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On your (analogue) wristwatch, is there a funny dial around the outside, which reads 60 at the top, and goes around backwards, 65, 70, 75, 80, 90, 100, 110, 120, up to 300 or 400 (near 2 O'clock)?

It's called a tachymeter, and it's designed to help you to estimate the speed you are travelling, provided there are mile posts, or kilometre posts by the side of the road (or track)

As you pass one marker post, start the stopwatch. Stop it as you pass the next mile (km) post. Look at the elapsed time. Perhaps it reads 45 seconds. Look across to the tachymeter dial, and that tells you 80 miles (km) per hour.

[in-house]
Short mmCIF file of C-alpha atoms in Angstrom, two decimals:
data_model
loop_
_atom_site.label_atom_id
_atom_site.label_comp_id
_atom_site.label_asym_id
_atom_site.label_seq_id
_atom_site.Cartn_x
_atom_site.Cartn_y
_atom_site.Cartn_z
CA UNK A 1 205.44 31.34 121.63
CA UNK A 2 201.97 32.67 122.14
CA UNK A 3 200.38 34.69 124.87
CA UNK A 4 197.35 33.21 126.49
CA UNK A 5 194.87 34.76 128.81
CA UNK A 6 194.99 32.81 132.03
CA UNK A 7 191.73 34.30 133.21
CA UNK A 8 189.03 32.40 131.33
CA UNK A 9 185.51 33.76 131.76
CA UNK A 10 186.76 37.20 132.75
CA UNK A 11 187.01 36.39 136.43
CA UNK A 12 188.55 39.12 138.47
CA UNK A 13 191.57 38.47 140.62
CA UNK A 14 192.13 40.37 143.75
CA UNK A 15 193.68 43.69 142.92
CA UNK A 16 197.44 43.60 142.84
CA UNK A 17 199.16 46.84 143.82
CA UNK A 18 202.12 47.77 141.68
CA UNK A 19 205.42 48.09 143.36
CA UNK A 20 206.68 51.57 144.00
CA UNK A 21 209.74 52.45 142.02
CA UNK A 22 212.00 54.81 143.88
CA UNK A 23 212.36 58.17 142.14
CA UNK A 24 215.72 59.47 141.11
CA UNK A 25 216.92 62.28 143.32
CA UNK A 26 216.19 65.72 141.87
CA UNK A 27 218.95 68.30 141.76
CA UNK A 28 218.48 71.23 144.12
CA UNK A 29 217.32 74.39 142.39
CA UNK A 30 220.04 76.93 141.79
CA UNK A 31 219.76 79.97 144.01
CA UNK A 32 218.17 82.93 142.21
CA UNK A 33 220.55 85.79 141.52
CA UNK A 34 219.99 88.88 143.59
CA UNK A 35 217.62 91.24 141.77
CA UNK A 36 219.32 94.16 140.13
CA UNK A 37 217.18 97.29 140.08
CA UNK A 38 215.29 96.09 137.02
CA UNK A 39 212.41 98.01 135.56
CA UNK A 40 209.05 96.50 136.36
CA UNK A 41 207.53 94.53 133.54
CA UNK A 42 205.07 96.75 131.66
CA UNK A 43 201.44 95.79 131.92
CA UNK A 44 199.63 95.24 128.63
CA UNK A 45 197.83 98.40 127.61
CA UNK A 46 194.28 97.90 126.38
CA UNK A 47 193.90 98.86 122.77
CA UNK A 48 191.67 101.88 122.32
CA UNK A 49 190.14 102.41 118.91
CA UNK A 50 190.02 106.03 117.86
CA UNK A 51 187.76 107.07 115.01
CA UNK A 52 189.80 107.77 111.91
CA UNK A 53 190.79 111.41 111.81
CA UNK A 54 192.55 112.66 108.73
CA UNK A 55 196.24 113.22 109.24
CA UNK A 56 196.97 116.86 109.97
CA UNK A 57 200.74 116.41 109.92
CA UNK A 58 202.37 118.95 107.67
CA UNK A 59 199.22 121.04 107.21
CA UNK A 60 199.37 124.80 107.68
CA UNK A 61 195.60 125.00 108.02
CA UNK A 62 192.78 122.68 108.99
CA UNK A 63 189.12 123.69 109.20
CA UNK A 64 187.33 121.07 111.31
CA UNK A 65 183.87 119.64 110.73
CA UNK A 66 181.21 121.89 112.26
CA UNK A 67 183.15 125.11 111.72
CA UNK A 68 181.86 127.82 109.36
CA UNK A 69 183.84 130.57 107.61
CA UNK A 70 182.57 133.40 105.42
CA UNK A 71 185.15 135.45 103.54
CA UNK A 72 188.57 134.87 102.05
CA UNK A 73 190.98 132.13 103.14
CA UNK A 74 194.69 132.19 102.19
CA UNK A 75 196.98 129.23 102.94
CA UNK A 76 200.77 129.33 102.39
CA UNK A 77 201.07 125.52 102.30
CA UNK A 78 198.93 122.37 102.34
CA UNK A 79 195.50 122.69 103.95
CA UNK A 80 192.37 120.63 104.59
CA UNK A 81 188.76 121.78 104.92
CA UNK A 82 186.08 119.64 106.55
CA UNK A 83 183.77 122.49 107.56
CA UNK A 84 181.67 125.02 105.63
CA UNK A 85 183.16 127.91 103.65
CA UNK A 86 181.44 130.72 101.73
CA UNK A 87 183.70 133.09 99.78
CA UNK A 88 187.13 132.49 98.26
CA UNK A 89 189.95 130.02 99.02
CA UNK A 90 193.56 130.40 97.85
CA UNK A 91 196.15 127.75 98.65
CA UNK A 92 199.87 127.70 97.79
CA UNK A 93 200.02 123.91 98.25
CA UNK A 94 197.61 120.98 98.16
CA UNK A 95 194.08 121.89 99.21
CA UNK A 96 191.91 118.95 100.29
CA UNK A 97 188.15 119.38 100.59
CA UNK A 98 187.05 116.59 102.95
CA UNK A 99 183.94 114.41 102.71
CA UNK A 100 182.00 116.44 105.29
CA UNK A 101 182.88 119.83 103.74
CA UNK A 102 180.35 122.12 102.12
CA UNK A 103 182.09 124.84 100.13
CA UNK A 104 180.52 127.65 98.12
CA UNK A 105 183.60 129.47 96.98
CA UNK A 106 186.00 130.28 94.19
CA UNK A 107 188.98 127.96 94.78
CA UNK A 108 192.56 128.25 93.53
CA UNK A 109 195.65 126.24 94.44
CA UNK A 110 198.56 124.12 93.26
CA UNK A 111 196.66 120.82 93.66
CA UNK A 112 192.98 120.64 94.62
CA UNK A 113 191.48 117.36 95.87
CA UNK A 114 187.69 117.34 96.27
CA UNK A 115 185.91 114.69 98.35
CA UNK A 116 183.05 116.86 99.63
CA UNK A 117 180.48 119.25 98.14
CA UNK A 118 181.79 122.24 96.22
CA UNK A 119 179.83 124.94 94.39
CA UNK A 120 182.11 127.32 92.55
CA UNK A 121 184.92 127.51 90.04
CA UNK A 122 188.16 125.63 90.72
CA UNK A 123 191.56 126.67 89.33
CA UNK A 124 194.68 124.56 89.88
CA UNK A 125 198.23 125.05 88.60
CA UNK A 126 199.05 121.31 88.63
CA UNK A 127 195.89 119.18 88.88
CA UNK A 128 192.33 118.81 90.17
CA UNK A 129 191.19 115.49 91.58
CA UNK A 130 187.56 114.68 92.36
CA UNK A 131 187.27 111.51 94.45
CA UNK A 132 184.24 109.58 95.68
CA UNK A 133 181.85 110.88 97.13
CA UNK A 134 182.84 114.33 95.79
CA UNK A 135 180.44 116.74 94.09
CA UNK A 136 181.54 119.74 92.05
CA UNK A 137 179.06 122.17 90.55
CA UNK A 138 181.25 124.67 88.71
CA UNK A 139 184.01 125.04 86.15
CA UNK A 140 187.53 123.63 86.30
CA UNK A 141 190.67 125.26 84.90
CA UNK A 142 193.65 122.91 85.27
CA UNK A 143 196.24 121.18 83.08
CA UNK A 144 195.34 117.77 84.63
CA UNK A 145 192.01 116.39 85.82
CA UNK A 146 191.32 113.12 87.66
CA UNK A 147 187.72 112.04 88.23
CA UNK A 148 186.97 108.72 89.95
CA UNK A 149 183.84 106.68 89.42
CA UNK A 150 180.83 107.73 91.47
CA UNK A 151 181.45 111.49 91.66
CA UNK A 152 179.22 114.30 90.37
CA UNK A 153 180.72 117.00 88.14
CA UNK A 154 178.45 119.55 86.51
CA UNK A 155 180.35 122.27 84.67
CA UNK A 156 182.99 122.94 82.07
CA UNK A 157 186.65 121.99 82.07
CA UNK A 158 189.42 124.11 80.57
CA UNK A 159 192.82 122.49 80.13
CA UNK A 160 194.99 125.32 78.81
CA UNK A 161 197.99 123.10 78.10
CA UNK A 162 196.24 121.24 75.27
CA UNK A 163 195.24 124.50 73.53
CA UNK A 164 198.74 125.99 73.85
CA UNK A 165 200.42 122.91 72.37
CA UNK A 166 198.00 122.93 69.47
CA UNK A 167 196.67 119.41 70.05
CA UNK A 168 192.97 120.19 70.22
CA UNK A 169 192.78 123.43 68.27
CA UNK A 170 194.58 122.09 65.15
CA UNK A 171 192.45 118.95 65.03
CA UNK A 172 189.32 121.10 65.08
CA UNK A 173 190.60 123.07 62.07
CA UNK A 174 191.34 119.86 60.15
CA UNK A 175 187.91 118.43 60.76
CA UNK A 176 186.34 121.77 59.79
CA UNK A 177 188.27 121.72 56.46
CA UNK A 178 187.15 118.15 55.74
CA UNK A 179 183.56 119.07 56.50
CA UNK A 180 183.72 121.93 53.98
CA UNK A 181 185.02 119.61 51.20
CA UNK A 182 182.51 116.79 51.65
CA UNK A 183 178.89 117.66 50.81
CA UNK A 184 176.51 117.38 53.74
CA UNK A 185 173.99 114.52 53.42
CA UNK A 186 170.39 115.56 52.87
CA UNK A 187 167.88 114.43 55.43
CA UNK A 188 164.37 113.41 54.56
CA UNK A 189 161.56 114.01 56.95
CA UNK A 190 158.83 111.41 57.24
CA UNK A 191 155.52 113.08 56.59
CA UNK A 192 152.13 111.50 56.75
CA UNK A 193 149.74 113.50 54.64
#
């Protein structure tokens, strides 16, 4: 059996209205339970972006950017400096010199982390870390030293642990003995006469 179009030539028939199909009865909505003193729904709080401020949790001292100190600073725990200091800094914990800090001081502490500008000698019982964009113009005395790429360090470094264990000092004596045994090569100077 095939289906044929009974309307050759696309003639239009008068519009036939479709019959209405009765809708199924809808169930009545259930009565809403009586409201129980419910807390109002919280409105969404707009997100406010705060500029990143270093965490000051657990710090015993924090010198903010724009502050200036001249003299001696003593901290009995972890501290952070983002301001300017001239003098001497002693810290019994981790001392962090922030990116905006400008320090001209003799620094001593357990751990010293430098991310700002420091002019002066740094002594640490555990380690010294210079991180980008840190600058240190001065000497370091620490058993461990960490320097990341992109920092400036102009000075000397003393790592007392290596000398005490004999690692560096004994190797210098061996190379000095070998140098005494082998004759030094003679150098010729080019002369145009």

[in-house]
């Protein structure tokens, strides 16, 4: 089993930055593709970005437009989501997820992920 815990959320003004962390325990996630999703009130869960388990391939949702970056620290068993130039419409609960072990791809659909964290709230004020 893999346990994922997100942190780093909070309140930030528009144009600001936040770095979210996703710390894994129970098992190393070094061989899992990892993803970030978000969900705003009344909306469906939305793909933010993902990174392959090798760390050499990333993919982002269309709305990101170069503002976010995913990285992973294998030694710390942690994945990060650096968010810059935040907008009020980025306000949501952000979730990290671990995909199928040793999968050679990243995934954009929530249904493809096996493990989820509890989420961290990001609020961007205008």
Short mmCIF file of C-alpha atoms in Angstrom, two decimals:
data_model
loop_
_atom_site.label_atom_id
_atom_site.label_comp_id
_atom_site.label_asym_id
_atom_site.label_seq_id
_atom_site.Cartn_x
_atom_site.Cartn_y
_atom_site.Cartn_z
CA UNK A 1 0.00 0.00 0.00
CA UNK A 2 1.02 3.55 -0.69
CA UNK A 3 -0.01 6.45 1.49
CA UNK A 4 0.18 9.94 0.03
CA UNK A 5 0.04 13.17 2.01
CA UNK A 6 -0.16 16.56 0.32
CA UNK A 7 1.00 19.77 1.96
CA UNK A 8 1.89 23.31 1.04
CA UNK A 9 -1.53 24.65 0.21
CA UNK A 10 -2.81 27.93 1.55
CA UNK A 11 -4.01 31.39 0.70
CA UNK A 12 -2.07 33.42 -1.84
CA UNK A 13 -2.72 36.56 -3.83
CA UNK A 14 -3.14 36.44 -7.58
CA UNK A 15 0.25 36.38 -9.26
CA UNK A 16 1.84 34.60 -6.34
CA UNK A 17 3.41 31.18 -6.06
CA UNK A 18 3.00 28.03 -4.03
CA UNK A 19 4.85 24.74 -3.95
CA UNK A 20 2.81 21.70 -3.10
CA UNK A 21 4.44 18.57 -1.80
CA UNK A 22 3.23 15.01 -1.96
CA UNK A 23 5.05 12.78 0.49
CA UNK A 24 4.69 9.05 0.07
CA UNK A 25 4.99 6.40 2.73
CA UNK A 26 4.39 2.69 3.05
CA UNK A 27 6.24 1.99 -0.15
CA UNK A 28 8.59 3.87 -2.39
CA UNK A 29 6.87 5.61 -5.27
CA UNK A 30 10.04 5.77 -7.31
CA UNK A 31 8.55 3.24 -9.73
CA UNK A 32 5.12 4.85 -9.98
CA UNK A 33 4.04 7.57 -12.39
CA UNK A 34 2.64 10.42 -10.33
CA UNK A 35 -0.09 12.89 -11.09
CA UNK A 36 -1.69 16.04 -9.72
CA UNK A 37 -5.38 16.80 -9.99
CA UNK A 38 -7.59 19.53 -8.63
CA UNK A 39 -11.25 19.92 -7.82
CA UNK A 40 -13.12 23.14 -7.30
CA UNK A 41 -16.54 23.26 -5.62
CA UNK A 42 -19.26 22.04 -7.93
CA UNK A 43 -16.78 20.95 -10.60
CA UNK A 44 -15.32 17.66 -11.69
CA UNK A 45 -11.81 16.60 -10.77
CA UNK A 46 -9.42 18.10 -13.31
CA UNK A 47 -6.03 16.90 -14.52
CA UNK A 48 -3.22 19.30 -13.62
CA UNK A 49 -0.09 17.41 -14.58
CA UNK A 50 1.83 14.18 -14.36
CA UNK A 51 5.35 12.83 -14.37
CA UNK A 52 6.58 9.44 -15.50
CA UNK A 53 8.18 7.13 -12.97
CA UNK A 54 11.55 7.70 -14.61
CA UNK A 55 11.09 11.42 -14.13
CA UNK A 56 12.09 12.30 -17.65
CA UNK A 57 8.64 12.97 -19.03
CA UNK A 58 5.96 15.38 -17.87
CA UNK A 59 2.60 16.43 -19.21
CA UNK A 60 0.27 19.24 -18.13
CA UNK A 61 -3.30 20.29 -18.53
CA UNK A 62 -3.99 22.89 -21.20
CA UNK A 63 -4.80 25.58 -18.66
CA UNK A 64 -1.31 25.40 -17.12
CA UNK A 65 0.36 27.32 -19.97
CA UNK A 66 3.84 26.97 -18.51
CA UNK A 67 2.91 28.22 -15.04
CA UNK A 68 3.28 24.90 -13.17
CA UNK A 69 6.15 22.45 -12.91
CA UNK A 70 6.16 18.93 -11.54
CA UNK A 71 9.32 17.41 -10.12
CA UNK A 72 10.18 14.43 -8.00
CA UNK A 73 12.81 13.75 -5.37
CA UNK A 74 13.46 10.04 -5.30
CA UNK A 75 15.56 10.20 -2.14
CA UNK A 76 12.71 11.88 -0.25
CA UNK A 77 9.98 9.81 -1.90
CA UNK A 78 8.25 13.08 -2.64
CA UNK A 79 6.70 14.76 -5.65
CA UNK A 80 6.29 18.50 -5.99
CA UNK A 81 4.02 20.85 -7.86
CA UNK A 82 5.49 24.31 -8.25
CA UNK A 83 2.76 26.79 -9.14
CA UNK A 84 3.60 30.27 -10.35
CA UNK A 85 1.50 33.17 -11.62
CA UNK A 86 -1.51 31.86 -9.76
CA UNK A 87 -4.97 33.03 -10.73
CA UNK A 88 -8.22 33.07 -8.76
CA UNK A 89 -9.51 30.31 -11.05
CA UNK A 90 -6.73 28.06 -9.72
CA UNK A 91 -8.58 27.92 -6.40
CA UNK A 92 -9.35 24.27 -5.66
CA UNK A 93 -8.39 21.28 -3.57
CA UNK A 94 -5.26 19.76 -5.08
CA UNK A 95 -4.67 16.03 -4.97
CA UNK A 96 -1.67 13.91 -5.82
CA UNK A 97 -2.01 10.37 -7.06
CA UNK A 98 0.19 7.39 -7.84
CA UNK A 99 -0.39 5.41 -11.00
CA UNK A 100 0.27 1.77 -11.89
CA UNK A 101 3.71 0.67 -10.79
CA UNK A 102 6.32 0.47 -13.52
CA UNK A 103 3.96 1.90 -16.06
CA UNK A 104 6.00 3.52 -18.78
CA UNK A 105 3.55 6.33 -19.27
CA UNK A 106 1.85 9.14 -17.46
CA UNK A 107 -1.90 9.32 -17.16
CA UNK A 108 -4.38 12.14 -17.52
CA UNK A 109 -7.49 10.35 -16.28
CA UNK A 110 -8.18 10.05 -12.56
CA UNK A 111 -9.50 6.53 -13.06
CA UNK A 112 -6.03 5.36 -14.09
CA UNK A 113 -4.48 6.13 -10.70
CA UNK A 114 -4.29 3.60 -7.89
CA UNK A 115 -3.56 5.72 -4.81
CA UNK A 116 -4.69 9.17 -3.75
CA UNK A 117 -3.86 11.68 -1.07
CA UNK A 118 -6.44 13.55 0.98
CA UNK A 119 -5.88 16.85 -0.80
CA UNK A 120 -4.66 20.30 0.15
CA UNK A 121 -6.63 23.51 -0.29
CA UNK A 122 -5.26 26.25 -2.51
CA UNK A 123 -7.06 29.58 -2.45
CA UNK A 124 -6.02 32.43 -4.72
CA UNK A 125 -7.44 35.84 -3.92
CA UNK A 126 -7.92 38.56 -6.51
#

It is--in theory at least--that simple. In practice, things are more difficult. I remember travelling on a Deutsche Bahn express train alongside the Rhine, where there are kilometre posts marking the length of the river, but it was really hard to hit the stopwatch consistently, to get a reliable speed reading. Also, since the train speed varied during each kilometre of travel, the readings were not that useful anyway.

But for everyone who wants to know how to use their super sports chrono-with every gizmo under the sun, that's how ya do it.


This node written, formatted and edited in Dann's E2 offline scratchpad

Ta*chym"e*ter (?), n. [Tachy- + -meter.]

1. (Surveying)

An instrument, esp. a transit or theodolite with stadia wires, for determining quickly the distances, bearings, and elevations of distant objects.


A speed indicator; a tachometer.


© Webster 1913

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